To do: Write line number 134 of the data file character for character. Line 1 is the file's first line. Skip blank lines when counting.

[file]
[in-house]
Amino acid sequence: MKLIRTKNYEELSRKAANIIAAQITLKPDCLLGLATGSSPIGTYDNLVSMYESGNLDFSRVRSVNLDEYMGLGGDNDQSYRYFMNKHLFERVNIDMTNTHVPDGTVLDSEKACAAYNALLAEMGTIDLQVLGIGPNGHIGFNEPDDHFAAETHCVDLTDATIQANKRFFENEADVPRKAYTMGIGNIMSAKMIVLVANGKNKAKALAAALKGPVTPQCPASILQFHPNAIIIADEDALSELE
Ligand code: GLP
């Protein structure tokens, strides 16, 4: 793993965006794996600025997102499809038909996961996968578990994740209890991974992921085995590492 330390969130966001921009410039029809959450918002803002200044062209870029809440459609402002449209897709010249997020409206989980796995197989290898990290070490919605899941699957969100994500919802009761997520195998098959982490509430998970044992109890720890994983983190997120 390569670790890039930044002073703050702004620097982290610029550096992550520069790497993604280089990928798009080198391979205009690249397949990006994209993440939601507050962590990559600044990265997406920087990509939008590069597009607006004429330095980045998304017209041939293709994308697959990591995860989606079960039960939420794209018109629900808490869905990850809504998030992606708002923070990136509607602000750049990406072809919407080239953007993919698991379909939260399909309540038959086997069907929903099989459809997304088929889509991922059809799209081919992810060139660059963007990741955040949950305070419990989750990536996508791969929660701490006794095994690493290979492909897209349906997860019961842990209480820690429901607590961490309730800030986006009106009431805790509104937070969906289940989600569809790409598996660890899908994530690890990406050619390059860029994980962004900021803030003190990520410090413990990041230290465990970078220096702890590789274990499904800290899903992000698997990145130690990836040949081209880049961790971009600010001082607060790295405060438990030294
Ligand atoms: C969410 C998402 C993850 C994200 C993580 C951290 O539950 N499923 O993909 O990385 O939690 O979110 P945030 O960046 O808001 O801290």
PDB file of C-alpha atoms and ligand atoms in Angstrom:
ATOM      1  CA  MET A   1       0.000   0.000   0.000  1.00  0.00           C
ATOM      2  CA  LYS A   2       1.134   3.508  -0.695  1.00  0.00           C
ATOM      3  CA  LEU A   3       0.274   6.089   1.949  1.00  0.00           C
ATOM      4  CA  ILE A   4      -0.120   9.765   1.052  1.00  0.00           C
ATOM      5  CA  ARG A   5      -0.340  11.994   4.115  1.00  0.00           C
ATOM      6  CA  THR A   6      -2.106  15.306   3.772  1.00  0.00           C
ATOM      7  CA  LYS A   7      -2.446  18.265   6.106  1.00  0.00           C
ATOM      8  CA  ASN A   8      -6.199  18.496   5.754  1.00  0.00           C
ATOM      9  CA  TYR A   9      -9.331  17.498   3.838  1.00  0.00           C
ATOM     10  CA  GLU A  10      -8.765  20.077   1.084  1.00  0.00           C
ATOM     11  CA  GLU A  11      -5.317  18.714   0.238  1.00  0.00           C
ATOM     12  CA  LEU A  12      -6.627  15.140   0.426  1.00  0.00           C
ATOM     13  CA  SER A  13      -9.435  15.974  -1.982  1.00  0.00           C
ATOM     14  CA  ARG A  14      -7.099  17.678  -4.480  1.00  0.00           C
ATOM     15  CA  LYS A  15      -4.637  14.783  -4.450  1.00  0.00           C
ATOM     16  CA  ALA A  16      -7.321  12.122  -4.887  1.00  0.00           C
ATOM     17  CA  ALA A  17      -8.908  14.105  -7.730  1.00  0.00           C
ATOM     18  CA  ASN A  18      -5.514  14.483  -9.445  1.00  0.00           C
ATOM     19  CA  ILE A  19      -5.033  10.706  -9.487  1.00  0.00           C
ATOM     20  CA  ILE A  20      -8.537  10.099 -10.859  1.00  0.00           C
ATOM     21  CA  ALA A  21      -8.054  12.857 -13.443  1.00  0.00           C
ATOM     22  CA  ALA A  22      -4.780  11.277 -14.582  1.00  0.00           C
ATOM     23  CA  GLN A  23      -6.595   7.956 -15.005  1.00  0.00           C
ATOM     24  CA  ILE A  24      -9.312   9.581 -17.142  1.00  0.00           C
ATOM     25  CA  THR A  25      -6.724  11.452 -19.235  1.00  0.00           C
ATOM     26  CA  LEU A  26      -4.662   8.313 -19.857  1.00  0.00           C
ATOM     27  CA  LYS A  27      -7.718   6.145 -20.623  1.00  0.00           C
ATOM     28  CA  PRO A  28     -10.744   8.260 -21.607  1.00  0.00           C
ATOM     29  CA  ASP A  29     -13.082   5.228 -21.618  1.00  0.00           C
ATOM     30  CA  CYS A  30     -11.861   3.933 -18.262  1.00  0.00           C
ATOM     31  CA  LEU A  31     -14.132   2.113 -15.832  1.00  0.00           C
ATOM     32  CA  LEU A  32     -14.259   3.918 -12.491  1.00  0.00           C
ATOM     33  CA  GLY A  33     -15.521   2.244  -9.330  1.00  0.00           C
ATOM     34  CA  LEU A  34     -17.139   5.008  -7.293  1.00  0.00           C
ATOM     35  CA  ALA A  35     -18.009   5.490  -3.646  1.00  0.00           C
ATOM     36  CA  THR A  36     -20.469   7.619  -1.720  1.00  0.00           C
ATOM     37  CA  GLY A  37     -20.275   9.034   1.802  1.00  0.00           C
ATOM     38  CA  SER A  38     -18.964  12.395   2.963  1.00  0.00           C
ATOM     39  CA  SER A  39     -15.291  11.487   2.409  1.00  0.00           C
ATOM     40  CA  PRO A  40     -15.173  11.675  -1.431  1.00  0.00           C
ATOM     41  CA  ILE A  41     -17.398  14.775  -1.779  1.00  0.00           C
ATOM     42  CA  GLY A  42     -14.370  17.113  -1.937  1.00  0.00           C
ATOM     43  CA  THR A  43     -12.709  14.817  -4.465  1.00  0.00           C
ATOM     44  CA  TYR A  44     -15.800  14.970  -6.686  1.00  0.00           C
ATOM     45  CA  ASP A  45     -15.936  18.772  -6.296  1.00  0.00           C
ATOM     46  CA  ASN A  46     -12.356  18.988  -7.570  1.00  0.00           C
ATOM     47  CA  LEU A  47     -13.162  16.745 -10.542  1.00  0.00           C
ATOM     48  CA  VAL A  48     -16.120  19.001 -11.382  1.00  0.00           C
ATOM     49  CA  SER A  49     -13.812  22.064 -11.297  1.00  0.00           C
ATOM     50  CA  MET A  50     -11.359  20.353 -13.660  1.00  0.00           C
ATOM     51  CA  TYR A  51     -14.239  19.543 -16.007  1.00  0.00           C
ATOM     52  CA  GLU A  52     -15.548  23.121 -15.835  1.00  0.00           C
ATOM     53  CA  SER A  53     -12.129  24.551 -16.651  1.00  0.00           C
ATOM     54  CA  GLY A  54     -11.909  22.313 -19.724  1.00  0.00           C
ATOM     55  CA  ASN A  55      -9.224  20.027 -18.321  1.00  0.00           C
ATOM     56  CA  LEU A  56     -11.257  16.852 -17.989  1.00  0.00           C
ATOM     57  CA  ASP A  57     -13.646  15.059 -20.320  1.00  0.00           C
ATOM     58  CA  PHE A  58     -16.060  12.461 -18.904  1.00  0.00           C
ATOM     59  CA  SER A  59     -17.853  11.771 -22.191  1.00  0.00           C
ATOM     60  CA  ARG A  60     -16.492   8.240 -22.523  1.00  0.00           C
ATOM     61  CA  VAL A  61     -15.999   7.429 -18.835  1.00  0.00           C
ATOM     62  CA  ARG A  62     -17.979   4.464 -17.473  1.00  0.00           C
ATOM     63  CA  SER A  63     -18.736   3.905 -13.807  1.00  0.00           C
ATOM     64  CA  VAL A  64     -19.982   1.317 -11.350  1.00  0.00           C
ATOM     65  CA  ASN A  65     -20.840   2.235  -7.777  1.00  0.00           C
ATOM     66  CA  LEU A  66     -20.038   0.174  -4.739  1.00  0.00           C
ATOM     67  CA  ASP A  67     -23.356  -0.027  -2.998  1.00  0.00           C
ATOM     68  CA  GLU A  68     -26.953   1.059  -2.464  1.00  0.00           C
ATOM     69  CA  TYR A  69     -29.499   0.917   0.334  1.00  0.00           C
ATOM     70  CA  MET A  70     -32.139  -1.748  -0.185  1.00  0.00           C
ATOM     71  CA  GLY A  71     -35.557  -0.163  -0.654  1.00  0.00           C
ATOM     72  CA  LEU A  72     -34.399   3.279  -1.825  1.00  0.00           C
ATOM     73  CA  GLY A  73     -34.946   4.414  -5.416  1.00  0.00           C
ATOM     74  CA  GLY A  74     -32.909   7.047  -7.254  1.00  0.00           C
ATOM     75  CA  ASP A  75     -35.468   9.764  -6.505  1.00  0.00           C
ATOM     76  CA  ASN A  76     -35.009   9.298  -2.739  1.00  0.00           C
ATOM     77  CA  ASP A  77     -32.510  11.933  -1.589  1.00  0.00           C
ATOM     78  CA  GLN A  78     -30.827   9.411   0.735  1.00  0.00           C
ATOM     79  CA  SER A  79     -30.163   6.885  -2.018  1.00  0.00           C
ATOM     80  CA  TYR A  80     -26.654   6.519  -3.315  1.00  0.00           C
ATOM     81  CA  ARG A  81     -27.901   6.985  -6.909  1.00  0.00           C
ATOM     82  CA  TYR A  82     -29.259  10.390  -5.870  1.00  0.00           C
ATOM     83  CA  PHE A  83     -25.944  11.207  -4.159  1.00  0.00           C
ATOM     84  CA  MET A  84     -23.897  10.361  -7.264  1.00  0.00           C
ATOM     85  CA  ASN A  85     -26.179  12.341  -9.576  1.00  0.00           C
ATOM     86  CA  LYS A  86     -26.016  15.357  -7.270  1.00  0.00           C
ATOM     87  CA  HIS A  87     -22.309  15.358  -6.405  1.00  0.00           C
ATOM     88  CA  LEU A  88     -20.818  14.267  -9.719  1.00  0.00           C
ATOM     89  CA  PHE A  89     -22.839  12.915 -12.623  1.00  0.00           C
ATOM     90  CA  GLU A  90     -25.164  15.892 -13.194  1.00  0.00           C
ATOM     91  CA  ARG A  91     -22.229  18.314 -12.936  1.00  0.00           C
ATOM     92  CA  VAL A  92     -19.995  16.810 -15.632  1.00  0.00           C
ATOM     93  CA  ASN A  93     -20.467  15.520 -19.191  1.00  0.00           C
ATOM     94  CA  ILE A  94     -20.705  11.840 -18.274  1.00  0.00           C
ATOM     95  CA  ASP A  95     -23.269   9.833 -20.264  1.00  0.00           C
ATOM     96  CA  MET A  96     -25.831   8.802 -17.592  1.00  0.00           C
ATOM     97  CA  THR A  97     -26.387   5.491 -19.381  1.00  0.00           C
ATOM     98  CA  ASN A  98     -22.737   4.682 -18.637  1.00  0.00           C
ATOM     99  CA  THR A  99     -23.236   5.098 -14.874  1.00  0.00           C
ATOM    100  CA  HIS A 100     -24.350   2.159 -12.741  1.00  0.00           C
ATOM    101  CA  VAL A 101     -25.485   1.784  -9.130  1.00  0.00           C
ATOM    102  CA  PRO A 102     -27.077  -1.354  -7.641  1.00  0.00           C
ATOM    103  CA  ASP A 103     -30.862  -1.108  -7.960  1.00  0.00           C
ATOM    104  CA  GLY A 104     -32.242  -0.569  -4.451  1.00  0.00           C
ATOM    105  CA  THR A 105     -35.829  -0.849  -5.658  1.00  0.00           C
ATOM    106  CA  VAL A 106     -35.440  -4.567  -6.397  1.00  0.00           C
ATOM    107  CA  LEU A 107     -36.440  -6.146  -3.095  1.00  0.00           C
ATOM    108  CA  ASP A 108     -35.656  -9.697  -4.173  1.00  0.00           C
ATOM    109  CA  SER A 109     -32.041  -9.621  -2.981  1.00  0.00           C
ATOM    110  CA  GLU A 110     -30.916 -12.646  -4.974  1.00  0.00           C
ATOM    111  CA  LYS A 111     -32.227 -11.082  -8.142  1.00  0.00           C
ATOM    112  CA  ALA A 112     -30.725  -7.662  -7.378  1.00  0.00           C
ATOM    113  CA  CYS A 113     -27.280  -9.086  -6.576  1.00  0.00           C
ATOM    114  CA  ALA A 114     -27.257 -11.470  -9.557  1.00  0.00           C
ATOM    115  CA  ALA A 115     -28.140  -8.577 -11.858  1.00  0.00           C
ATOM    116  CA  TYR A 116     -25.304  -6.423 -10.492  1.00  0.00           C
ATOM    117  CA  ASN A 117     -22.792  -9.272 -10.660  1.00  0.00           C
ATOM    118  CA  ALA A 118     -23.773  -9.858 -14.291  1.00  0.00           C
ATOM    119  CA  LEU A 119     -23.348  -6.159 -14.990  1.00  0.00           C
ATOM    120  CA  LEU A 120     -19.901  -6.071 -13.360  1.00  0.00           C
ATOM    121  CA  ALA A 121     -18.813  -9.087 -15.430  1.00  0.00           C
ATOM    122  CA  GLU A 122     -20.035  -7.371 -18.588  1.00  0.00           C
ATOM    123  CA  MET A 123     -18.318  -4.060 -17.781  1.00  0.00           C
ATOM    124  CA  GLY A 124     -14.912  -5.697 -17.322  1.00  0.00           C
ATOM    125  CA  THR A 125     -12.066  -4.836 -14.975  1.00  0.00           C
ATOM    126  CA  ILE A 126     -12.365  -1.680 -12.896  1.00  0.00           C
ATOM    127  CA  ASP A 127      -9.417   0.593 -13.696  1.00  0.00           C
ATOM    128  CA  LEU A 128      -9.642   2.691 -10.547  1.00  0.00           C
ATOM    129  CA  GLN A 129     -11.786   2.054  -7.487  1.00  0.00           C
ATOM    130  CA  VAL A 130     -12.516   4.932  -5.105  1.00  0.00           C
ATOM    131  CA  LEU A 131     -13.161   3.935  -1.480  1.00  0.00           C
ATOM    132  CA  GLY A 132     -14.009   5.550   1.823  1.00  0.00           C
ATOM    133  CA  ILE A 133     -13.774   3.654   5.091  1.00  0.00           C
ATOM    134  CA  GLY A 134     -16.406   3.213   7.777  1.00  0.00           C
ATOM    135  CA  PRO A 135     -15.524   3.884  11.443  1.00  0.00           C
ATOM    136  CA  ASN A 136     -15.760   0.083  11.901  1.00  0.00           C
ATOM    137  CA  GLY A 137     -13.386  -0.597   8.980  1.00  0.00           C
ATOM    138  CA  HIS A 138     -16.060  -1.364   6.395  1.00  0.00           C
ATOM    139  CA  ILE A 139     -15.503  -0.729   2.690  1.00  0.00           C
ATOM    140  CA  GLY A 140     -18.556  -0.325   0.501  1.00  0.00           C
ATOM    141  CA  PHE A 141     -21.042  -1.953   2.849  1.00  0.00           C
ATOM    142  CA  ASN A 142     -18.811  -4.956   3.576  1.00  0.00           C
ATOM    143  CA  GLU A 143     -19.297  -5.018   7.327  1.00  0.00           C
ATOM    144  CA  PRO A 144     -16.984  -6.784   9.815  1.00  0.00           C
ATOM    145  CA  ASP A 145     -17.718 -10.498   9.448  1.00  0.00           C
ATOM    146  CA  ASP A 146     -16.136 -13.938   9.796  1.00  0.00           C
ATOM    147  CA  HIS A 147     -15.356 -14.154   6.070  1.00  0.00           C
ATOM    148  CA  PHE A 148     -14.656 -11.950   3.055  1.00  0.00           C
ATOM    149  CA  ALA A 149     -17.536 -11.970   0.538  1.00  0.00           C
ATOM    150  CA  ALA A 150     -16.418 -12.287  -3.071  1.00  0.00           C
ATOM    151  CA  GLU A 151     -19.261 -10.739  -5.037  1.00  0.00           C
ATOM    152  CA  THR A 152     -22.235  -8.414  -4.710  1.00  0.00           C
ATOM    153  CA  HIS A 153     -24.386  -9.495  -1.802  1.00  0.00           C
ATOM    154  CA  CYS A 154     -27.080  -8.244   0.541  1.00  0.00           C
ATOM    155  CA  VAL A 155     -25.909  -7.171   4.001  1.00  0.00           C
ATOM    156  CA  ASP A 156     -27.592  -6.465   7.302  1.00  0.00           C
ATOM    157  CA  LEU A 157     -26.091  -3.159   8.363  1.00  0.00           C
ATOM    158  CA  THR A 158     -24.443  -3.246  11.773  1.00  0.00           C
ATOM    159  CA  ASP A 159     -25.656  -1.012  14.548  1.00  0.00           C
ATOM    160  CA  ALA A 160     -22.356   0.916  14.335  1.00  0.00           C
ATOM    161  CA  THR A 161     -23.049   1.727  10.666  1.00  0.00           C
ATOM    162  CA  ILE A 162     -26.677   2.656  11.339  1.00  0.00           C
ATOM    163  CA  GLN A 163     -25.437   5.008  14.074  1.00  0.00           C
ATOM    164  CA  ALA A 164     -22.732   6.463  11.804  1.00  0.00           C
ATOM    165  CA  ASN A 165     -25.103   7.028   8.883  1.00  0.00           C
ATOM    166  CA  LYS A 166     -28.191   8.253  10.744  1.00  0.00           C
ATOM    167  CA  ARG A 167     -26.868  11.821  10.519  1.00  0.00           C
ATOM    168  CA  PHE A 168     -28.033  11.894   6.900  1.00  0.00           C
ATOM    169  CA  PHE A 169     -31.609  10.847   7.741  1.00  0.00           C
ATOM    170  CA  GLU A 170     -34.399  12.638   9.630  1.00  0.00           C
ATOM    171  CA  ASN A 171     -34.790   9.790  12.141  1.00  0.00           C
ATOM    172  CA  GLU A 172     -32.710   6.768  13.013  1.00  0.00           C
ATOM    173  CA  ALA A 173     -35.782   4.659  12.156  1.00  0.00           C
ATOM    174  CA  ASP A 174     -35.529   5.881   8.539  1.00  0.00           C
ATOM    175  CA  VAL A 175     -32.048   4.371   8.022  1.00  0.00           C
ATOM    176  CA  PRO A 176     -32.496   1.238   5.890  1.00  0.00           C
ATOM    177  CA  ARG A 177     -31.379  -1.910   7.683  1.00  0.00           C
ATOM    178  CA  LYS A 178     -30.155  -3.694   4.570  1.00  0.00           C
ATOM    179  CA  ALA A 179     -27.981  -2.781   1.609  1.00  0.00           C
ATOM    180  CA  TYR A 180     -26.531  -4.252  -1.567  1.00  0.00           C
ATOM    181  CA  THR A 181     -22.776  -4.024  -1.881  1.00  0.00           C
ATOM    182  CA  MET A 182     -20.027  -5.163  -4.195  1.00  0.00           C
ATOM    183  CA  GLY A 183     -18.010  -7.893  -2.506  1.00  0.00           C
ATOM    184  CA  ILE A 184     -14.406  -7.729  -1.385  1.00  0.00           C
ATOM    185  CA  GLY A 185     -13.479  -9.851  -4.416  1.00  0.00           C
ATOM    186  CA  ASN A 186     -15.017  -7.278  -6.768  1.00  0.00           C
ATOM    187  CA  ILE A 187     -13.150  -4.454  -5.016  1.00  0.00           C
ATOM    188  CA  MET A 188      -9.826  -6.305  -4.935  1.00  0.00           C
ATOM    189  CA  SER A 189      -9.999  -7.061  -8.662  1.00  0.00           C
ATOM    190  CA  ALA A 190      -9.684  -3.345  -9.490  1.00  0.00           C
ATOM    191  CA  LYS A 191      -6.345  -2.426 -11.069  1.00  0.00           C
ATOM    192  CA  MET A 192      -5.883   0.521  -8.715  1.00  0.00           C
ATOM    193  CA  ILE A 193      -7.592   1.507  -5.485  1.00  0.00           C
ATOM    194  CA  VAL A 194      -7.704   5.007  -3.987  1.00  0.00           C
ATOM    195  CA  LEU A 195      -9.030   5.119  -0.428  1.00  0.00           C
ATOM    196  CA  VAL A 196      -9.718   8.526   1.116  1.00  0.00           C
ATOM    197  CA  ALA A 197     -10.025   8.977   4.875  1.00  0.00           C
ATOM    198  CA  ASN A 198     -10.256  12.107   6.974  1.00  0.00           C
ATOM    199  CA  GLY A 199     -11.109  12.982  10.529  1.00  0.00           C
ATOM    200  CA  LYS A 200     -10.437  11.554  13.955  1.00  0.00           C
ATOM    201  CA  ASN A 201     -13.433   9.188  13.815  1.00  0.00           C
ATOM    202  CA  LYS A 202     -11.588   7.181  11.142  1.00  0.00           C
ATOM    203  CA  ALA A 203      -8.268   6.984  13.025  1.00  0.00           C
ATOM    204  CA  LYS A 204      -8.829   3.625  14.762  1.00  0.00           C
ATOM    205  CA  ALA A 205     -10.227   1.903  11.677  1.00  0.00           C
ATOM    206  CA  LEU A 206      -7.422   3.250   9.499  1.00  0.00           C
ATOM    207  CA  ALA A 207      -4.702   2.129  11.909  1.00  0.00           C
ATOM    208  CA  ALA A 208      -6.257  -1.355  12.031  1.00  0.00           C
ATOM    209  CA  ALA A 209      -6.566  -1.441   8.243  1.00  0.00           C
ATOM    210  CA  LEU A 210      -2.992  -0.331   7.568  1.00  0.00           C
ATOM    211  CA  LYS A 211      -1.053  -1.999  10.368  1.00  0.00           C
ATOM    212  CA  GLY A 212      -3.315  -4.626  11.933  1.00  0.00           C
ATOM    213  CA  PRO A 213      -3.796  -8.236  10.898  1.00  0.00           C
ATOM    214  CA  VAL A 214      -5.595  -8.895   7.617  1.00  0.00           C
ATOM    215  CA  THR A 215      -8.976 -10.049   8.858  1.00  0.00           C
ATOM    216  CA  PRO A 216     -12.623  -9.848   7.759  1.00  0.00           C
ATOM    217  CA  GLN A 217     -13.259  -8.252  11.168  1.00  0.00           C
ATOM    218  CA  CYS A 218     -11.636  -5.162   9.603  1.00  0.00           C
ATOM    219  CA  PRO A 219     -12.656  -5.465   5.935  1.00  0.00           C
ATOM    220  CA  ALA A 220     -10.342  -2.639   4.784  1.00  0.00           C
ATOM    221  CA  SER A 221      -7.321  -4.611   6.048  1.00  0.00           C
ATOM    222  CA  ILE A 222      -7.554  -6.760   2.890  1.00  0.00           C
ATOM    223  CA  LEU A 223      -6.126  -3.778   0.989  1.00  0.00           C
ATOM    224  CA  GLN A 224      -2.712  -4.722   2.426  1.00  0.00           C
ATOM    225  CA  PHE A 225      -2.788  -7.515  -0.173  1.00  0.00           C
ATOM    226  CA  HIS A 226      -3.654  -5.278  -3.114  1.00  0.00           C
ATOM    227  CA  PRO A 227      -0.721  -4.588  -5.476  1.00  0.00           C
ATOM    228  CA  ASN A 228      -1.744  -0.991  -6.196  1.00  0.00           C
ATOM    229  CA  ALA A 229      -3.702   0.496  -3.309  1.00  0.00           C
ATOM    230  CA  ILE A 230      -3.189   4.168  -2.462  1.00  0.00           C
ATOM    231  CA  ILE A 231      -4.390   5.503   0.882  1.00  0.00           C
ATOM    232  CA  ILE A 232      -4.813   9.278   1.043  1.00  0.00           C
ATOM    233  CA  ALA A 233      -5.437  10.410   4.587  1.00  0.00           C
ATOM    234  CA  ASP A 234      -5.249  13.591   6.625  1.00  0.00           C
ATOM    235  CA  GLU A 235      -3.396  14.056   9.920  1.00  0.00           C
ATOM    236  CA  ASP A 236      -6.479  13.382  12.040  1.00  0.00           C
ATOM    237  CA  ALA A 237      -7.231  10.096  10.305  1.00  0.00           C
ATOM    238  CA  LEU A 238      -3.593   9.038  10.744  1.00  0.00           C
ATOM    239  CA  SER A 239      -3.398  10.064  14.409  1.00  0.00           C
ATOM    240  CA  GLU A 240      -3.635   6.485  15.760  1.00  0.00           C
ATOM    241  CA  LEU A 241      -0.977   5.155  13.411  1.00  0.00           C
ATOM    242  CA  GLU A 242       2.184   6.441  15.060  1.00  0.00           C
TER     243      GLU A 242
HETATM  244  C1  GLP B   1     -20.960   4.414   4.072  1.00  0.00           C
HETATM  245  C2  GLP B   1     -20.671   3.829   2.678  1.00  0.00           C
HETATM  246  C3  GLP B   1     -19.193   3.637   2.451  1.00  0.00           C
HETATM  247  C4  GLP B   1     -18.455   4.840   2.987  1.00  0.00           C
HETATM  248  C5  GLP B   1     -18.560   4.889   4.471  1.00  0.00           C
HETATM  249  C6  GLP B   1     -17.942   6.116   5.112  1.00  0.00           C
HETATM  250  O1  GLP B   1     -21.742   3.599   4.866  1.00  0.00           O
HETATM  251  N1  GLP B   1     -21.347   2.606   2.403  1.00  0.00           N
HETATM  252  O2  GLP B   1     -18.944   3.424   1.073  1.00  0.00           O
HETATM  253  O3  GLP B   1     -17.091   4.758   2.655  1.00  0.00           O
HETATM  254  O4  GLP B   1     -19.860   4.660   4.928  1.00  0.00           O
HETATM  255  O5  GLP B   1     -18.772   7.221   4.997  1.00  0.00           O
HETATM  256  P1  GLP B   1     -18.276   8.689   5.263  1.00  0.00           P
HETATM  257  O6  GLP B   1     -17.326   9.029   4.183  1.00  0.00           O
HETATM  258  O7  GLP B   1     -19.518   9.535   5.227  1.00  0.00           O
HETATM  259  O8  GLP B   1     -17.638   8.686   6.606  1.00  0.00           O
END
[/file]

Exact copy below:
ATOM    128  CA  LEU A 128      -9.642   2.691 -10.547  1.00  0.00           C